Antique Sheet Music Flourishes

Friday, 21 January 2011

Creating a Colour Scheme    
How to create a Mood Board

Seek Inspiration
Collect swatches of fabric, paint and floor samples,  look at magazines and catalogues for inspiration and cut out images of furniture and lighting.  These can all be mounted onto a piece of card or paper as a starting point for your decorating scheme.

Inspiration for your scheme may also come from a magazine or book, or a favourite piece of clothing or fabric.  Start a scrapbook of your favourite images to get a feel for your particular taste.  Is there a theme e.g. floral, antique faded...

How are you going to use the room
Consider the use of the room to be decorated e.g. formal drawing room or a family room.  This will determine the type of furniture, seating and storage required.

Take pictures of signature pieces that you intend to keep to add to your mood board.  Consider if there are items of furniture that could be salvaged for another room in the house if they were transformed with paint.

Focal Points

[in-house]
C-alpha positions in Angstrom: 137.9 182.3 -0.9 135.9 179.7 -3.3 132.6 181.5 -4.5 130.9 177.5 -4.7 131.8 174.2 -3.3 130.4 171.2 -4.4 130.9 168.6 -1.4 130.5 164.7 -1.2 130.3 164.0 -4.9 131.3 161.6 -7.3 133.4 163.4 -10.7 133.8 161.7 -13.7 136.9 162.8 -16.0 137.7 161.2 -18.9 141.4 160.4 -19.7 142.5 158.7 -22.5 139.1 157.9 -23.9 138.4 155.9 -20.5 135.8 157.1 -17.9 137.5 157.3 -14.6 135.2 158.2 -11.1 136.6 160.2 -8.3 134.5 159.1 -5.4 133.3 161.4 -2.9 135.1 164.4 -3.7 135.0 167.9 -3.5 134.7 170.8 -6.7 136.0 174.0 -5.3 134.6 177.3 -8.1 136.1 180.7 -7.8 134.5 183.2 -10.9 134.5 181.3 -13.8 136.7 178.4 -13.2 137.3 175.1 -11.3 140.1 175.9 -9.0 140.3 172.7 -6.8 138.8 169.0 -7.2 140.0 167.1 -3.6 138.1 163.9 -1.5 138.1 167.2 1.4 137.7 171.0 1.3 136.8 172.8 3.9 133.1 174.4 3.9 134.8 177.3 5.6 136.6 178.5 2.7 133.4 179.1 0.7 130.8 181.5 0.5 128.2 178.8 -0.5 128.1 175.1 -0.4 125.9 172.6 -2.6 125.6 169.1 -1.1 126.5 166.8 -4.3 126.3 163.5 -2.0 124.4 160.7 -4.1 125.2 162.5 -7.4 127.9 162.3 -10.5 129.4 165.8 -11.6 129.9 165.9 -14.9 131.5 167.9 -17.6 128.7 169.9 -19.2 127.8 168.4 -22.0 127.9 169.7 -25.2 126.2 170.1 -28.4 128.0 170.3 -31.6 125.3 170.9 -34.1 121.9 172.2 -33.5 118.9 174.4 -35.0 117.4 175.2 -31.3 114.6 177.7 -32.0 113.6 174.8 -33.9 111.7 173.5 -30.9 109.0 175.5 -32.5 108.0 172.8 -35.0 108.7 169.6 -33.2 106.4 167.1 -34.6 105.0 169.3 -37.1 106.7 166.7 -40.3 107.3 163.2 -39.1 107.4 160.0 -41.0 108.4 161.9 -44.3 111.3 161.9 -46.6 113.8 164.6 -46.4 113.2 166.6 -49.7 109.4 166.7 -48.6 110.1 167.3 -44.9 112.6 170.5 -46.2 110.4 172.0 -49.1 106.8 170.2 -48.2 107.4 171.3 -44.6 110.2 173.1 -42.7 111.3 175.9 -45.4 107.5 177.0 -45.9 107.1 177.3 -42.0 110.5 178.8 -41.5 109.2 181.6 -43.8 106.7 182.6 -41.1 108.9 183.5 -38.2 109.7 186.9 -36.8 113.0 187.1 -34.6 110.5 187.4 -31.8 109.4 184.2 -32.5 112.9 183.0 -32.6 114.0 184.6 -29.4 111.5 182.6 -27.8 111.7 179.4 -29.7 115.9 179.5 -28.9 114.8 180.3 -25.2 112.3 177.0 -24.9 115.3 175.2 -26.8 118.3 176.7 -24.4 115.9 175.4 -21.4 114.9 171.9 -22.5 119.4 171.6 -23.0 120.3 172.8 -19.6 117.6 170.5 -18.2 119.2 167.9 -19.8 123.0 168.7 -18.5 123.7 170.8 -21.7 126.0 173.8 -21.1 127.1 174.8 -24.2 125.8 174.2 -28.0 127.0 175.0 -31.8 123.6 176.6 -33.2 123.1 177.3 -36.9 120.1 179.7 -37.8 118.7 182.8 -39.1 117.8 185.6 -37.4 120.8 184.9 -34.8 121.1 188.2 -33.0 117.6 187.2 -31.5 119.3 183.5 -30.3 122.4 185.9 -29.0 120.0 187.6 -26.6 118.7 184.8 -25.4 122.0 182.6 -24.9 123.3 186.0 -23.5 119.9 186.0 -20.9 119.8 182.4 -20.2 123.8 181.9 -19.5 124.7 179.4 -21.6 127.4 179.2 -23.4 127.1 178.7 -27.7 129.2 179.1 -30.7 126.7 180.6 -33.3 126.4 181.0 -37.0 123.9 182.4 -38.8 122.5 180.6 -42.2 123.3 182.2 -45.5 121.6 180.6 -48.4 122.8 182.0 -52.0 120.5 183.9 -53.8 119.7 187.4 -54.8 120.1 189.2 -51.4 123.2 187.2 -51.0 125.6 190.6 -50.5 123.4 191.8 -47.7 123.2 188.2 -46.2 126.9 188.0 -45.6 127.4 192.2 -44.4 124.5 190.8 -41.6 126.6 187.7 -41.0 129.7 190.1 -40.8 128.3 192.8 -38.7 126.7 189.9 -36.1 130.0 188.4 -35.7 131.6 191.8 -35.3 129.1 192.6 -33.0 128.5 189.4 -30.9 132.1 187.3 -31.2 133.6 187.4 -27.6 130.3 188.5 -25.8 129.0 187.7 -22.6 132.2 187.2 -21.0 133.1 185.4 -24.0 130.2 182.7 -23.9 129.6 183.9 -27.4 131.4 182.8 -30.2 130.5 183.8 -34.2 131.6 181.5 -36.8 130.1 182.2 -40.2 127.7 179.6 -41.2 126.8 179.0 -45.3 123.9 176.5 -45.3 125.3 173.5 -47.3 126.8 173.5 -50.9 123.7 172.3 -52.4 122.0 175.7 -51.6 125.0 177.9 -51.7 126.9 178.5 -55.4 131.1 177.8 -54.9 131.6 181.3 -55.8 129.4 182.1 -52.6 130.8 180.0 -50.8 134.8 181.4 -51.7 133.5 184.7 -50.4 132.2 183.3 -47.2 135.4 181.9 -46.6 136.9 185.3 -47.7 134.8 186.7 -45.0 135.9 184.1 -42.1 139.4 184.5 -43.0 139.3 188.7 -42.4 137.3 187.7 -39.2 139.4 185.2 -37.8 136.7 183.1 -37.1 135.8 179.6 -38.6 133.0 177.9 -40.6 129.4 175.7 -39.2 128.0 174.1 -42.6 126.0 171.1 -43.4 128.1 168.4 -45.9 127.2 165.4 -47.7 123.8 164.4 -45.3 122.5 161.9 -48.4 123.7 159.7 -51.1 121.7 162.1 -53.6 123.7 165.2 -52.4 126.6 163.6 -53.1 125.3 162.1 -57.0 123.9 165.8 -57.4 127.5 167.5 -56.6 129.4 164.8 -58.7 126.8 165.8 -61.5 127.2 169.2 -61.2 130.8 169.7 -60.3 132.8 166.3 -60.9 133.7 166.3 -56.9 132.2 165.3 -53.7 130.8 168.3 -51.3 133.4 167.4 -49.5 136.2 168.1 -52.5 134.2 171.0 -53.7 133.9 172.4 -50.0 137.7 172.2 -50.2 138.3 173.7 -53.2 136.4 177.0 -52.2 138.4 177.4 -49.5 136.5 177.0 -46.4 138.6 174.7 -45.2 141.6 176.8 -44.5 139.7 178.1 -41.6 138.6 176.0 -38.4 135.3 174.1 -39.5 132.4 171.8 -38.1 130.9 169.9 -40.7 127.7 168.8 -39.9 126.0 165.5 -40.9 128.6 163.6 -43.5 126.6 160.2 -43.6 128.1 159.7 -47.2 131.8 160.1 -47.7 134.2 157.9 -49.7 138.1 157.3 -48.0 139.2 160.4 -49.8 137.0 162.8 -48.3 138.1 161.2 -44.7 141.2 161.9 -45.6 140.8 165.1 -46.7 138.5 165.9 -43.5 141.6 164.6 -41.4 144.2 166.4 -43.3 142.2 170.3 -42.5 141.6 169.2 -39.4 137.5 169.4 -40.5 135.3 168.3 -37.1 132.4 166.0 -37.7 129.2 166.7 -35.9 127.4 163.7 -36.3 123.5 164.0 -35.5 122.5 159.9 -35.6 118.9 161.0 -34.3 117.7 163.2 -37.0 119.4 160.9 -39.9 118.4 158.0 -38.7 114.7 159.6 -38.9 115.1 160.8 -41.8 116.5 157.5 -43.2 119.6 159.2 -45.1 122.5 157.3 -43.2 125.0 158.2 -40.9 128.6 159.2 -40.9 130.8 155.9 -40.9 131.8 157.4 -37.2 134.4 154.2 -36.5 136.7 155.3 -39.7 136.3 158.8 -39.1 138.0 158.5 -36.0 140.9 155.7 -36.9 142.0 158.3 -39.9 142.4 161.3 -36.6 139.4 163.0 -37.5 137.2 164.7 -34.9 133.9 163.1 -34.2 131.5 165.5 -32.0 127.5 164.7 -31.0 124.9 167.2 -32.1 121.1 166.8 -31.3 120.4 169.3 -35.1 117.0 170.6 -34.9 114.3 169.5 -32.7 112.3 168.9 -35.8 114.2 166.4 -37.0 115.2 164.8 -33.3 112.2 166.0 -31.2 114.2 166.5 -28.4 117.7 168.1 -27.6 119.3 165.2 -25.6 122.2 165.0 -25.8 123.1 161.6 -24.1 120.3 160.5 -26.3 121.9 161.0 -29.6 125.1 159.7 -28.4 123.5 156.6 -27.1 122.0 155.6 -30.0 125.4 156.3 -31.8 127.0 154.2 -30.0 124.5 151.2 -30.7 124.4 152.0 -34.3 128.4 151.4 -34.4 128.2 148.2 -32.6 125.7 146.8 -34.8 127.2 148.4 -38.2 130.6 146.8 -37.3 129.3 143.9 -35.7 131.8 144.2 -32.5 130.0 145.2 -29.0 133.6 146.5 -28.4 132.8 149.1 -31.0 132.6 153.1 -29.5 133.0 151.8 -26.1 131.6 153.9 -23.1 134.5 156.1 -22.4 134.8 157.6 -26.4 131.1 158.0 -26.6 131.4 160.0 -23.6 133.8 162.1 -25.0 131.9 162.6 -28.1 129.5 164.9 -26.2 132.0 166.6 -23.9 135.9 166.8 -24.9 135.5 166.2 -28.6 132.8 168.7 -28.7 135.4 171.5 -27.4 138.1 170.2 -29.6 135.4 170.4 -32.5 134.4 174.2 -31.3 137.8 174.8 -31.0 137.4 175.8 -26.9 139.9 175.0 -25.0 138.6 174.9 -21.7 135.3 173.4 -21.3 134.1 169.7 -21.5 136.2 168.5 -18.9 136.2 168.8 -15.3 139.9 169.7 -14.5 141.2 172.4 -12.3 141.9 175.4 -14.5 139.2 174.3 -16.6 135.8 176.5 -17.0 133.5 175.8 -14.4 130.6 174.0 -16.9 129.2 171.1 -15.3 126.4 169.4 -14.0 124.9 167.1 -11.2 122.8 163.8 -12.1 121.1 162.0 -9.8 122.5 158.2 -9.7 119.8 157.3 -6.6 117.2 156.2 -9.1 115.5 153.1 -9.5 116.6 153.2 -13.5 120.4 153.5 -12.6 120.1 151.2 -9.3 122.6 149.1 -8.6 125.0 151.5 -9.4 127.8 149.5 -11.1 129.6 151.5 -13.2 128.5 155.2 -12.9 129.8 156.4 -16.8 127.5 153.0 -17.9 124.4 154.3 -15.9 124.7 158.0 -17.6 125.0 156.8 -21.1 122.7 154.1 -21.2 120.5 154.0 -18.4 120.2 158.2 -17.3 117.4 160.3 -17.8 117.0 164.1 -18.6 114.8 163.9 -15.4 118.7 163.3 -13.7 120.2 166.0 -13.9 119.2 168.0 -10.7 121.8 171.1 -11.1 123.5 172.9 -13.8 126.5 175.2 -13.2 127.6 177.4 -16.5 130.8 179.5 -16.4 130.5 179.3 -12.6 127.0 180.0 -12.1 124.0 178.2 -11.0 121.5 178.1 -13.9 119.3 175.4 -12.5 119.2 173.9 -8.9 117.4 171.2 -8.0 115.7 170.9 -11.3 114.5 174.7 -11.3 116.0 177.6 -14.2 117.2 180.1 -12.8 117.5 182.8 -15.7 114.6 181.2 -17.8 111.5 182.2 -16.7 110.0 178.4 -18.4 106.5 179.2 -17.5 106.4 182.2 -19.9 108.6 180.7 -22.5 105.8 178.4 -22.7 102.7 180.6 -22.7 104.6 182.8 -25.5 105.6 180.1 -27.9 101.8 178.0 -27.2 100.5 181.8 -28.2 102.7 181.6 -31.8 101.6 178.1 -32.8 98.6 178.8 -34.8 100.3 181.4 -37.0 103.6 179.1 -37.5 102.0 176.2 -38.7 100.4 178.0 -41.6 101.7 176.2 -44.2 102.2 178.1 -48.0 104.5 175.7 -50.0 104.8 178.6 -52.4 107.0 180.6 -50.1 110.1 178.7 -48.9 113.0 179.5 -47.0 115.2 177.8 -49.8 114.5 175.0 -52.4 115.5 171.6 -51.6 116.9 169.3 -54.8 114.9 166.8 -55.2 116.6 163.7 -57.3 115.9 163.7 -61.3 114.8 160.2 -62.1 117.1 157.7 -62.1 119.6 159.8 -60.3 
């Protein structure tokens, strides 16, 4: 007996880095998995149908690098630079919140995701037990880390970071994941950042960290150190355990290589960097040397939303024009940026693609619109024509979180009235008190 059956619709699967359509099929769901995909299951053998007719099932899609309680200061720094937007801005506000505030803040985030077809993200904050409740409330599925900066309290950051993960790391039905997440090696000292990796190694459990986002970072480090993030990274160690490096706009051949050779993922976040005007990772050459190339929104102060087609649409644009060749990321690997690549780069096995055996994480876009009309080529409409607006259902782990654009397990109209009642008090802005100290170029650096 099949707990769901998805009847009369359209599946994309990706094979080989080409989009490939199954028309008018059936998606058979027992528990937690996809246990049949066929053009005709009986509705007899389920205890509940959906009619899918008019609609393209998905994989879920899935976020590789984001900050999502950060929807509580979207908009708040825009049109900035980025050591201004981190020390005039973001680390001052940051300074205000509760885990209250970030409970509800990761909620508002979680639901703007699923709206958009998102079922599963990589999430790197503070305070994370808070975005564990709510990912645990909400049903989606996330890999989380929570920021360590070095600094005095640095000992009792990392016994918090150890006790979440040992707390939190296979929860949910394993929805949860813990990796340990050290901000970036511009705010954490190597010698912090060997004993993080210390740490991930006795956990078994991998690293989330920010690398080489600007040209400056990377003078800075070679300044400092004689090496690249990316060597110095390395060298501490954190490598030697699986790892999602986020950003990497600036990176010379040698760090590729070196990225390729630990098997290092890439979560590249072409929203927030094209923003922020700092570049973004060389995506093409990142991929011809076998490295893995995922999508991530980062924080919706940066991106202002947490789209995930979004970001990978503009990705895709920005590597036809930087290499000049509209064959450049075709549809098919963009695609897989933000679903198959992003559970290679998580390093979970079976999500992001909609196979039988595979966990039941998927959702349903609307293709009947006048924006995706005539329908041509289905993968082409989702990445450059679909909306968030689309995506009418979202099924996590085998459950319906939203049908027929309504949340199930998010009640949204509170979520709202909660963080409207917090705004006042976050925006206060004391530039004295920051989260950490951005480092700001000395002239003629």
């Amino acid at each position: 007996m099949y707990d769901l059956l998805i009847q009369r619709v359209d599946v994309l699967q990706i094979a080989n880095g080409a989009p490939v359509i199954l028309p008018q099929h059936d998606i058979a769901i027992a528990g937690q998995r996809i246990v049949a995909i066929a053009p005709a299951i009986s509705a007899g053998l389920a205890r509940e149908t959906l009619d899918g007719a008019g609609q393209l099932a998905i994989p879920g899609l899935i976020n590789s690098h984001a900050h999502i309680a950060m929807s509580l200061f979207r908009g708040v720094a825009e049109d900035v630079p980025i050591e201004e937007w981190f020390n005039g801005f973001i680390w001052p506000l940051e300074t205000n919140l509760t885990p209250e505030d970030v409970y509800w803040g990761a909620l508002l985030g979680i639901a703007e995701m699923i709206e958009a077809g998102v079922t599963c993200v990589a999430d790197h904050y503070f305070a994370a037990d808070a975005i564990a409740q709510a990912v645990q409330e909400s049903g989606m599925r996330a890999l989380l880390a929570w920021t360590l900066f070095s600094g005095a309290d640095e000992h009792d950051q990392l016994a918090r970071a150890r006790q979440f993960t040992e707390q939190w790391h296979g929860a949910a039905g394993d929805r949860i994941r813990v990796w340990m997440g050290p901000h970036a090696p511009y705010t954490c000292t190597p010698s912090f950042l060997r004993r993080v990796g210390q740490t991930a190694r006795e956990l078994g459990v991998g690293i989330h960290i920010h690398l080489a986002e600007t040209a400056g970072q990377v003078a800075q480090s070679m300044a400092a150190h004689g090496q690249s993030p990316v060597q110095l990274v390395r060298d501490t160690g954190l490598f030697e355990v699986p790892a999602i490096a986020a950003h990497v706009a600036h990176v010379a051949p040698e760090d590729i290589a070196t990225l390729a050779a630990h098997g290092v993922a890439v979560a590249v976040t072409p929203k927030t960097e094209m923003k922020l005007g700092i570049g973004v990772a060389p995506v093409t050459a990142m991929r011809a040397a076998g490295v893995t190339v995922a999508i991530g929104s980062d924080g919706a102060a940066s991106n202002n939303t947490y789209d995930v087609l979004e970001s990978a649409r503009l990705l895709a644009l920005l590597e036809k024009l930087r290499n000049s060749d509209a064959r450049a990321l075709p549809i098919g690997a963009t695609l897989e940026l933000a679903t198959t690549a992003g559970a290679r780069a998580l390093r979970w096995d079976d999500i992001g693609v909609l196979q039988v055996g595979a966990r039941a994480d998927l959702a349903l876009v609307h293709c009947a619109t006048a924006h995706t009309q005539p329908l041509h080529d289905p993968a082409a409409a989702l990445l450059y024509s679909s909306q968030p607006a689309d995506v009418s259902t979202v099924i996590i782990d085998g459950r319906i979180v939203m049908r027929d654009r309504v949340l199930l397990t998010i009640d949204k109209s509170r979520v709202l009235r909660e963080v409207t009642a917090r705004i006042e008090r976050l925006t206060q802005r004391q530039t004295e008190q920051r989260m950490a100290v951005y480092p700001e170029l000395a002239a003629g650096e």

While assembling your mood board consider the furniture layout in the room.  You may also have a large window that could be a focal point with drapes and pelmets or a fireplace.

Feature Walls
The current trend is to have a feature wall with a bold patterned wallpaper or a strong paint colour or a display of framed photographs or prints.

The use of colour in your scheme
To make a room feel bigger use pale colours which reflect light.  Darker shades should be used lower down on panelling or the floor and moving up to a lighter colour at the top of walls and on the ceiling.  For larger rooms try using wallpaper or a colour on the ceiling.  For a cosy feel use richer, darker shades.

Try to carry an accent colour throughout the house from one room to another to make your decor flow.  Use similar coloured flooring downstairs from room to room.  Paint bedrooms in similar colour groups to match them tonally.
Dramatic scheme for a lounge using black, stone and neutral colours
A good way to experiment with paint if you are unsure of colours is to buy tester pots of paint and brush some of the paint onto a piece of lining paper.  Pin the paper to a wall in the room you are decorating and live with it for a week to see how it changes in different light.  Also add some of the chosen colour to your mood board to see if it blends in with your chosen fabrics and wallcoverings.

The most important part of decorating a space is to create a space that you love and to fill it with items that reflect your personality.

Happy decorating                           Aileen

1 comment:

  1. This is wonderful, Aileen. I know it's not a 'paint project' but it's such valuable info that I'd love for you to drop by and link up to Passion for Paint this weekend.